Third excerpt:

Virginity pledges: Contradicting earlier findings, the Heritage Foundation has published a study concluding that young people who took virginity pledges contracted fewer STDs, were more likely to abstain from sex; and were less likely to become prostitutes. The Times reports that other experts find the results "provocative, but Â… flawed."

Bloggers criticize the Heritage Foundation's motives and ideology. "It's not surprising that an organization dedicated to pursuing an ideological agenda might abandon good science in the name of politics," writes Publius of The Third Estate. Journalist Doug Ireland condemns the Times for failing to point out the ideology of the "oh-so-conservative" foundation. "By giving such play and credence today to this mendacious and unscientific Heritage study," he writes, "the Times is encouraging the myth that abstinence-only sex ed and virginity pledges help stop the spread of AIDS and STDs—when, in fact, the reverse is true. Shameful." Matthew Yglesias, writing at the American Prospect blog, TAPPED, further criticizes the Times, saying, "The only newsworthy information in the story is that the Bush Department of Health and Human Services has decided for some reason to start contracting out research on controversial questions to an ideological think tank that is non-partisan in name only, rather than to proper independent analysts."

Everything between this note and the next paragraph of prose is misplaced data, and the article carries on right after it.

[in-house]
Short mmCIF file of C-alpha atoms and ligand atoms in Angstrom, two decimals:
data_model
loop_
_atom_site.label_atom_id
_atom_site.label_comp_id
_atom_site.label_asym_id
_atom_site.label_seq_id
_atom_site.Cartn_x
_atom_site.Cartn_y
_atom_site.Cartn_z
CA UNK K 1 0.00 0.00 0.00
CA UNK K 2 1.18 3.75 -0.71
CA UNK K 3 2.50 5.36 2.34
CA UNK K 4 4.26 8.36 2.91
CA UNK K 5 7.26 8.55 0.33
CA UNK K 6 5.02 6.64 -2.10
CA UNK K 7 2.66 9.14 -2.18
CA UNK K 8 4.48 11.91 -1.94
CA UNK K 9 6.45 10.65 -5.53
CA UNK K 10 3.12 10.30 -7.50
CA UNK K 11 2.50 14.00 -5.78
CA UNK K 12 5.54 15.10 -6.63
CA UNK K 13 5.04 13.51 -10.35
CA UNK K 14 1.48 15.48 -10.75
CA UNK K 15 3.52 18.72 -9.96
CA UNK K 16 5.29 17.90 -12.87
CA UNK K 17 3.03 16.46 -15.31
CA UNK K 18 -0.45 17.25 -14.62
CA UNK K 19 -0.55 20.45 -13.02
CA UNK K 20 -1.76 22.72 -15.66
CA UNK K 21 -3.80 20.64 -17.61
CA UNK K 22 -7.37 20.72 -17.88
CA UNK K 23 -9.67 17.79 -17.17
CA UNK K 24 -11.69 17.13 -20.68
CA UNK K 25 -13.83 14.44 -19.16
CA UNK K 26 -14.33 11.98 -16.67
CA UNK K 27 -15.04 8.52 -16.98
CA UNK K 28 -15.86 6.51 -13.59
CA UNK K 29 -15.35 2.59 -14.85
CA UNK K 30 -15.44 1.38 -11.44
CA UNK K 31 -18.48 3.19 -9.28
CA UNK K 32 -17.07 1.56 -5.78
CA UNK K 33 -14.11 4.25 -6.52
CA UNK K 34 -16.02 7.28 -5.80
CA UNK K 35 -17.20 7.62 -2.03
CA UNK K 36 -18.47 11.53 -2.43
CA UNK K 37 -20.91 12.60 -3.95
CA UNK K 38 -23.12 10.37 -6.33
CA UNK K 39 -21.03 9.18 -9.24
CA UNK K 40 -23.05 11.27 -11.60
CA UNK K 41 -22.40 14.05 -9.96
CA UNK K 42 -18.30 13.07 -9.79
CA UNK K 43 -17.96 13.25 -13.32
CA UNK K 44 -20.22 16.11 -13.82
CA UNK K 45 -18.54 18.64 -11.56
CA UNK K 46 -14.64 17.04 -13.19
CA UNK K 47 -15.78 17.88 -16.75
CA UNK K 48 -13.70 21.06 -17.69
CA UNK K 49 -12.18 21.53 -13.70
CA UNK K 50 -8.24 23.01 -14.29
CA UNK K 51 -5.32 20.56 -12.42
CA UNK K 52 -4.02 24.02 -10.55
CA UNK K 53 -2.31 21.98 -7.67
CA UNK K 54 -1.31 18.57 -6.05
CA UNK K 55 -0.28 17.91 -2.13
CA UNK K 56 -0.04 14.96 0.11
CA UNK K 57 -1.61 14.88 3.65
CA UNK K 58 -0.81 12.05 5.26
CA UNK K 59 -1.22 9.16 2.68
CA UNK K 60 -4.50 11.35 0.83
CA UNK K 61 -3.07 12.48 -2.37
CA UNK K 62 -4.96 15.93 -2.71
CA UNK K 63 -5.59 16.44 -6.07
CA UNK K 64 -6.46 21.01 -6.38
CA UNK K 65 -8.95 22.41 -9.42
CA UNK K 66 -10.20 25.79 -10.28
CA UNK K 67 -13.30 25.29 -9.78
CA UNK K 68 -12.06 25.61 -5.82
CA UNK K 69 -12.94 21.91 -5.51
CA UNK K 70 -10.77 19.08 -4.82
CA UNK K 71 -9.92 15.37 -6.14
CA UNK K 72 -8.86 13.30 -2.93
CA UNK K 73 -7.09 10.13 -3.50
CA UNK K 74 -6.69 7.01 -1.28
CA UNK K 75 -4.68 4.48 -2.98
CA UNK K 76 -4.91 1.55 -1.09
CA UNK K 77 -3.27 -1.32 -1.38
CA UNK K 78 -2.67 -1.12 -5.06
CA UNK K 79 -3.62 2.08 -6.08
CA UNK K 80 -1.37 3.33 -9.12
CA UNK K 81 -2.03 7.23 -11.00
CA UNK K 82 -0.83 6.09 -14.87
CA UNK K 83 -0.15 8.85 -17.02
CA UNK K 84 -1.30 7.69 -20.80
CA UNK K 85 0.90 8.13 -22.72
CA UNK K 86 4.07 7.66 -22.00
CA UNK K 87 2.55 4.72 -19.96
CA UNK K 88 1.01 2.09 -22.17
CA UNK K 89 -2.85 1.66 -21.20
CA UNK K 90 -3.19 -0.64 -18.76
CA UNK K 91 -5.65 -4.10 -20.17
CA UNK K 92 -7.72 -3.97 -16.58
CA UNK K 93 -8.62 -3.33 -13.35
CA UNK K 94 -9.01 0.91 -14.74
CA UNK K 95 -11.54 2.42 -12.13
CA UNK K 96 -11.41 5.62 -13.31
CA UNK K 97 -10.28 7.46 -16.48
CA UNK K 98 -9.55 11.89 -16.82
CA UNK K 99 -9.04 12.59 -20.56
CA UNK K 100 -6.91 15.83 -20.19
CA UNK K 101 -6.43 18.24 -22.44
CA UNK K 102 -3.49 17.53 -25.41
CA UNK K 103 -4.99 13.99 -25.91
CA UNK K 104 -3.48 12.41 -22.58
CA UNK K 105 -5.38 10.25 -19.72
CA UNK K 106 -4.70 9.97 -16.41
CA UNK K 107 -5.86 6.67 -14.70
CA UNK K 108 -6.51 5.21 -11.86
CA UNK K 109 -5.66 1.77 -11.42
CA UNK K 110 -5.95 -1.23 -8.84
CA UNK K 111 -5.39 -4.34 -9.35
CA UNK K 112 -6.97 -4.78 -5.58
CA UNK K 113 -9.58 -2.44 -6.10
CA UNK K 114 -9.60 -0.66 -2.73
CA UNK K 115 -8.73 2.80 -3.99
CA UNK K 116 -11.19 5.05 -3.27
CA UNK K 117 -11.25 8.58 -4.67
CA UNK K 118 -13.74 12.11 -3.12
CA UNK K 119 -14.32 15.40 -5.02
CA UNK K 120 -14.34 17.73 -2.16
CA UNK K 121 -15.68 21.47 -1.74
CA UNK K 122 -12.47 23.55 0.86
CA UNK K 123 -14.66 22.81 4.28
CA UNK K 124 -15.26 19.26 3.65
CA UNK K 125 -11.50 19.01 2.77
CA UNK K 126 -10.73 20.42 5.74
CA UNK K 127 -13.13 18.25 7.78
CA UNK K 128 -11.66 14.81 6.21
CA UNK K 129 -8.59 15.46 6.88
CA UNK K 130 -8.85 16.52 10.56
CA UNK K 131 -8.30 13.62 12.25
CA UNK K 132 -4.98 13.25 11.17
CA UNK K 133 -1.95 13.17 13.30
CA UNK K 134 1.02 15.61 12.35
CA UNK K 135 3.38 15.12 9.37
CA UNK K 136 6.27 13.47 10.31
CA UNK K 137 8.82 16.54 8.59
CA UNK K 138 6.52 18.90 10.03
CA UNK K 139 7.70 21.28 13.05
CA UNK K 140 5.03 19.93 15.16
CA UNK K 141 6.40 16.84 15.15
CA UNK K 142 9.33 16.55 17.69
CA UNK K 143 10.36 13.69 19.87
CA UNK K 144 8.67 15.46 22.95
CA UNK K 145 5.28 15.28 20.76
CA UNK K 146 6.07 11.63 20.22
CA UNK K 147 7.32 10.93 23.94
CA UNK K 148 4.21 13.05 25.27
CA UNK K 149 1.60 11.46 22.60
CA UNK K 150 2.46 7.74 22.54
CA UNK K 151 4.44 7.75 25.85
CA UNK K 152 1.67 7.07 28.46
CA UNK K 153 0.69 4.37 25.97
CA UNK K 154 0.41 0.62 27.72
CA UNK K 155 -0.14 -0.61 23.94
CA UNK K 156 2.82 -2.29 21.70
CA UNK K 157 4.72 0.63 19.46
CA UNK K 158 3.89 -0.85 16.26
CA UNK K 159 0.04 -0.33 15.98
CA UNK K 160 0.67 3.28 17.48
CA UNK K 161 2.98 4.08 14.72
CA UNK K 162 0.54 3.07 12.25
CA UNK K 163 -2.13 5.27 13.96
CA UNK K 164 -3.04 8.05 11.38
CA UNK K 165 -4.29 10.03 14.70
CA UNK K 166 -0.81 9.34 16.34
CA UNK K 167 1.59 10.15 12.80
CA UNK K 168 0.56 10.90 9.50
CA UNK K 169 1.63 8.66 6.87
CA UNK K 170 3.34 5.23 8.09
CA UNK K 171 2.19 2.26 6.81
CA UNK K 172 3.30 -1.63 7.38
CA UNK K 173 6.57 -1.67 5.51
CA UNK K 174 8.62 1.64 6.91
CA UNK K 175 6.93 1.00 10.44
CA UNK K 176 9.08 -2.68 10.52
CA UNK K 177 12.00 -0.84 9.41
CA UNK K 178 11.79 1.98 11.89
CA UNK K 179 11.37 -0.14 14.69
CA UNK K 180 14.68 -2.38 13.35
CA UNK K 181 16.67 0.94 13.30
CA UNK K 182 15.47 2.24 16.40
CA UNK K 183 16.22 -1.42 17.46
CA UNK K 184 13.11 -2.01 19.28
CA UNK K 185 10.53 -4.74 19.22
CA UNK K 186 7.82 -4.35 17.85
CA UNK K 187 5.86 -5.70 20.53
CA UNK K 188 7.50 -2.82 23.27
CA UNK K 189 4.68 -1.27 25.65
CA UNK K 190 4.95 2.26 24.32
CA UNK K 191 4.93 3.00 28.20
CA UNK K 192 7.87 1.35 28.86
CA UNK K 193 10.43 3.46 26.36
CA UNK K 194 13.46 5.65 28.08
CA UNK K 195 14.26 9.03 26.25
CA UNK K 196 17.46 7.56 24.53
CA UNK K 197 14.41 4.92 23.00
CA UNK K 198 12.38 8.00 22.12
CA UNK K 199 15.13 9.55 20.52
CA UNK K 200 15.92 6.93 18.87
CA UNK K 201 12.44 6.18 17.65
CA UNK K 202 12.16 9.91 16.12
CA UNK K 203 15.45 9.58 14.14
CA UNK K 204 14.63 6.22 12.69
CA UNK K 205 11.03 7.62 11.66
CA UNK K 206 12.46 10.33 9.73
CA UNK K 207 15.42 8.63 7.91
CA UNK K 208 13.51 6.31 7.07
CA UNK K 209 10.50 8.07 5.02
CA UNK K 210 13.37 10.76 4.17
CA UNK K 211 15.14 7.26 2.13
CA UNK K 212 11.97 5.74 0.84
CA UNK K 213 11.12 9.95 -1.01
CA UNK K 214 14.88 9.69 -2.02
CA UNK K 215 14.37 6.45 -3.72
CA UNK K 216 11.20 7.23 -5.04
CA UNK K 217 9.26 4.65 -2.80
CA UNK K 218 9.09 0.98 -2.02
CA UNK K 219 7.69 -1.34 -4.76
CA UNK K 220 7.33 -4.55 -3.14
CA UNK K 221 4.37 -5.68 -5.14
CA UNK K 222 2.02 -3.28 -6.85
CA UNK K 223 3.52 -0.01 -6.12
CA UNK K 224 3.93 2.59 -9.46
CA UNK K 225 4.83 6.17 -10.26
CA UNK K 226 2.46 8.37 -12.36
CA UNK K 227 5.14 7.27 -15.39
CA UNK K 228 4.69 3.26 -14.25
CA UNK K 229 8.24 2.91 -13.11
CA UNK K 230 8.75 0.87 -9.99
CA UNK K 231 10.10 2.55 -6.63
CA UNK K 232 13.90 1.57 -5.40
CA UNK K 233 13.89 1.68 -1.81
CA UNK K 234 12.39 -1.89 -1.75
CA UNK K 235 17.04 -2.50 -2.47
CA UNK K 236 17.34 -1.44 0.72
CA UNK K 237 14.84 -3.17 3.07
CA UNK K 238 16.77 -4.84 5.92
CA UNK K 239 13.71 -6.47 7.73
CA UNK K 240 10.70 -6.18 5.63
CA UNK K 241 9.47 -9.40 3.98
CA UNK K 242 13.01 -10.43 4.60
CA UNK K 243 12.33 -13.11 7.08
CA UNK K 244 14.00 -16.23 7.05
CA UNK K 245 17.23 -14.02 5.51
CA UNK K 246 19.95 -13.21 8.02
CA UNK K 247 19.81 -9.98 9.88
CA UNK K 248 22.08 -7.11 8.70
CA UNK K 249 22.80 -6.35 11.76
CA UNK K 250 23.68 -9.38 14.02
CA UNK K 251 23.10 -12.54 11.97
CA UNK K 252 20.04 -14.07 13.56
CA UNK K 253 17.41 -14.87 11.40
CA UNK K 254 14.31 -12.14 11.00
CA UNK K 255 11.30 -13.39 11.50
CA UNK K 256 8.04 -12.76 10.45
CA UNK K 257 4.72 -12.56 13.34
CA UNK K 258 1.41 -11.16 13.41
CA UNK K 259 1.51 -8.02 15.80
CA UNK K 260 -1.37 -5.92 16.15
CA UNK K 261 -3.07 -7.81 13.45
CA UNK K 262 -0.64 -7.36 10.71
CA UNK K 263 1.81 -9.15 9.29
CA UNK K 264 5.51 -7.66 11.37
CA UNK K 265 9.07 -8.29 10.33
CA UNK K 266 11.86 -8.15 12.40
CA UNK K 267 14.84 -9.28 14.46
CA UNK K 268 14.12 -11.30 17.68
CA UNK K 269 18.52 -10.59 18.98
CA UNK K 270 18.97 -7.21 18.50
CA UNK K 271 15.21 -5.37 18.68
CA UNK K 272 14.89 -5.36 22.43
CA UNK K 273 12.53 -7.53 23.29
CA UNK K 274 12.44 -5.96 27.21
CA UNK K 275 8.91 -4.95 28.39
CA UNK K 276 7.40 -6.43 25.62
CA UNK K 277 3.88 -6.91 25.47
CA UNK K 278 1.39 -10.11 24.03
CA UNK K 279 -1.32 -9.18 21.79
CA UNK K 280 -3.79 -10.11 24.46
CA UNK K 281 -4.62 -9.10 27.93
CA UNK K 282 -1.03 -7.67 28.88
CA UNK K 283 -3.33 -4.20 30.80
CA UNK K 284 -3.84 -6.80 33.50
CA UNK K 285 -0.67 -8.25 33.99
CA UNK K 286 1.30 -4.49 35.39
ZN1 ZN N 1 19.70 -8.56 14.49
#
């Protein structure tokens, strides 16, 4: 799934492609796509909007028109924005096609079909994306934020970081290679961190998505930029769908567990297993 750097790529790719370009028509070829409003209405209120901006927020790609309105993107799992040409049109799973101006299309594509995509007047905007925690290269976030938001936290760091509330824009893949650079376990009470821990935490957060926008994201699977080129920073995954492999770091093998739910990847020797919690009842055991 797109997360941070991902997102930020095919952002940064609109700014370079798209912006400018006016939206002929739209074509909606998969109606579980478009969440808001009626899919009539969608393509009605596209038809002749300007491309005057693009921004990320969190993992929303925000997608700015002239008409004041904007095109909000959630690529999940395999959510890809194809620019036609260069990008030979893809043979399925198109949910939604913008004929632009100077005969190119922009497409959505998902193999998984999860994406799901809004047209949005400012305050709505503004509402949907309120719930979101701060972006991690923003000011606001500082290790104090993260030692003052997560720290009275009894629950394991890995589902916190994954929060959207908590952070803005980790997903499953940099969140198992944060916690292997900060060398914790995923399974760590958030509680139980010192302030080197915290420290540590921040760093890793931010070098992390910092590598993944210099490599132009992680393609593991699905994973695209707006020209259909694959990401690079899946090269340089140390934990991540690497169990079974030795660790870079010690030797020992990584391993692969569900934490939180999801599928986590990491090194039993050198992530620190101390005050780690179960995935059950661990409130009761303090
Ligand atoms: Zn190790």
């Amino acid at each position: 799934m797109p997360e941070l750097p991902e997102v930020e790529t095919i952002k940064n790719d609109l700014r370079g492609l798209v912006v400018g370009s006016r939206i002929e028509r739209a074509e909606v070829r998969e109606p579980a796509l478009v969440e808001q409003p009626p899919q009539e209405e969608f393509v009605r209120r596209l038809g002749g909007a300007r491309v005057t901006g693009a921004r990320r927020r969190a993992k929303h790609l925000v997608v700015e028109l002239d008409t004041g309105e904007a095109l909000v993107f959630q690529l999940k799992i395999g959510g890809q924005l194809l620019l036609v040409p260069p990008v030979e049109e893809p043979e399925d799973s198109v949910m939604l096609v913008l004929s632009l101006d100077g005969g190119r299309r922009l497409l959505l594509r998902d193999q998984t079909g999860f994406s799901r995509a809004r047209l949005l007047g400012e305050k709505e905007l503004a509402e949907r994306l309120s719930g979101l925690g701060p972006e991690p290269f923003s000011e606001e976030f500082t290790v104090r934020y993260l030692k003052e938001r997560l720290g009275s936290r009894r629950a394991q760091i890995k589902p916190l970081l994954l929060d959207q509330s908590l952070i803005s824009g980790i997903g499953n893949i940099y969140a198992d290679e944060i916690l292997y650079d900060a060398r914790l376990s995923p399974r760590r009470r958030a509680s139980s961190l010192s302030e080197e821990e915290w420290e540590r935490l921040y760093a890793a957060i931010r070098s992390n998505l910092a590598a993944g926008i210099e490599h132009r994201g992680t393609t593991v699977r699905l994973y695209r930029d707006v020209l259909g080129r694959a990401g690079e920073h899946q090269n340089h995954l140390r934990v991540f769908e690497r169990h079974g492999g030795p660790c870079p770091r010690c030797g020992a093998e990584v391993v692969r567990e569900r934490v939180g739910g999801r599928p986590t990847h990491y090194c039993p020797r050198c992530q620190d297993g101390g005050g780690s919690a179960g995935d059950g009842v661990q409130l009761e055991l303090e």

Harvard's "independent," left-wing department of sociology, for instance?

Anyway, I do not doubt that "young people who took virginity pledges contracted fewer STDs, were more likely to abstain from sex; and were less likely to become prostitutes." Young people who take such pledges are more likely, in the first place, to abstain from sex, etc. Correlation isn't causation. That's all that need be said.

But Lefties get exercised about such matters because they don't want to admit the simple fact that abstinence is the best insurance against contracting a sexually transmitted disease. The "anything goes" cult -- of which the Left has long been the leading proponent -- is responsible for the decline of moral standards and for the rise of STDs. Now, there's causation for you.